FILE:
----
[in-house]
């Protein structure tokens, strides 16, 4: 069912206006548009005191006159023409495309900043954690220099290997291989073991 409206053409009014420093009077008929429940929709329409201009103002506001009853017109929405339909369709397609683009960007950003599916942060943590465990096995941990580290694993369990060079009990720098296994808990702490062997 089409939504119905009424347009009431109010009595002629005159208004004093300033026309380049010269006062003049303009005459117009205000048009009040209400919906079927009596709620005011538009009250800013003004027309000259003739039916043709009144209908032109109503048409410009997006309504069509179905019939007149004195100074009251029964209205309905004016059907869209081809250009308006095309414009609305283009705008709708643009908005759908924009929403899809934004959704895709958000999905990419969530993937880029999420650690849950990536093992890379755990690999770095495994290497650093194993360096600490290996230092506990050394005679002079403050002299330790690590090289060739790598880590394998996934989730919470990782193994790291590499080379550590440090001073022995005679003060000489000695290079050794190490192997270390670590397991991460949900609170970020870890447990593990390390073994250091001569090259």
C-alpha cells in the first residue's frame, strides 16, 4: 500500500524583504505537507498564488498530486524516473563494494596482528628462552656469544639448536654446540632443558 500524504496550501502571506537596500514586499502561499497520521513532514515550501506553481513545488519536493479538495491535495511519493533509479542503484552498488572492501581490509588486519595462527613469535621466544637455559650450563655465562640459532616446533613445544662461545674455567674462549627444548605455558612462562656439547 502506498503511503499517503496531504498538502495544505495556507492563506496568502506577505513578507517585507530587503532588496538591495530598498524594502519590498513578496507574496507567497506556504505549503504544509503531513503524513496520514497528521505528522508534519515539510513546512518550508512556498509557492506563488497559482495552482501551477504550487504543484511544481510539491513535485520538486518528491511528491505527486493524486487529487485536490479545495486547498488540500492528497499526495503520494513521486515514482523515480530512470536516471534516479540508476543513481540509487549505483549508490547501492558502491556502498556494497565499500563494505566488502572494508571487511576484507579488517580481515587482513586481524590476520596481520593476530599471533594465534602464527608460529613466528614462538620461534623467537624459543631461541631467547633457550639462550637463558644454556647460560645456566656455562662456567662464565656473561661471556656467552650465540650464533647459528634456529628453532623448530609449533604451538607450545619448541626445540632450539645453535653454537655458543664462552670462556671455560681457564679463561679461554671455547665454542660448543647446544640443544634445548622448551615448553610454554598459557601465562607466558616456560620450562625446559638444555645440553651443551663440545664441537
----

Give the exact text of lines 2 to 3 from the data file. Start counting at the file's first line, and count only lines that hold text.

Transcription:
């Protein structure tokens, strides 16, 4: 069912206006548009005191006159023409495309900043954690220099290997291989073991 409206053409009014420093009077008929429940929709329409201009103002506001009853017109929405339909369709397609683009960007950003599916942060943590465990096995941990580290694993369990060079009990720098296994808990702490062997 089409939504119905009424347009009431109010009595002629005159208004004093300033026309380049010269006062003049303009005459117009205000048009009040209400919906079927009596709620005011538009009250800013003004027309000259003739039916043709009144209908032109109503048409410009997006309504069509179905019939007149004195100074009251029964209205309905004016059907869209081809250009308006095309414009609305283009705008709708643009908005759908924009929403899809934004959704895709958000999905990419969530993937880029999420650690849950990536093992890379755990690999770095495994290497650093194993360096600490290996230092506990050394005679002079403050002299330790690590090289060739790598880590394998996934989730919470990782193994790291590499080379550590440090001073022995005679003060000489000695290079050794190490192997270390670590397991991460949900609170970020870890447990593990390390073994250091001569090259």
C-alpha cells in the first residue's frame, strides 16, 4: 500500500524583504505537507498564488498530486524516473563494494596482528628462552656469544639448536654446540632443558 500524504496550501502571506537596500514586499502561499497520521513532514515550501506553481513545488519536493479538495491535495511519493533509479542503484552498488572492501581490509588486519595462527613469535621466544637455559650450563655465562640459532616446533613445544662461545674455567674462549627444548605455558612462562656439547 502506498503511503499517503496531504498538502495544505495556507492563506496568502506577505513578507517585507530587503532588496538591495530598498524594502519590498513578496507574496507567497506556504505549503504544509503531513503524513496520514497528521505528522508534519515539510513546512518550508512556498509557492506563488497559482495552482501551477504550487504543484511544481510539491513535485520538486518528491511528491505527486493524486487529487485536490479545495486547498488540500492528497499526495503520494513521486515514482523515480530512470536516471534516479540508476543513481540509487549505483549508490547501492558502491556502498556494497565499500563494505566488502572494508571487511576484507579488517580481515587482513586481524590476520596481520593476530599471533594465534602464527608460529613466528614462538620461534623467537624459543631461541631467547633457550639462550637463558644454556647460560645456566656455562662456567662464565656473561661471556656467552650465540650464533647459528634456529628453532623448530609449533604451538607450545619448541626445540632450539645453535653454537655458543664462552670462556671455560681457564679463561679461554671455547665454542660448543647446544640443544634445548622448551615448553610454554598459557601465562607466558616456560620450562625446559638444555645440553651443551663440545664441537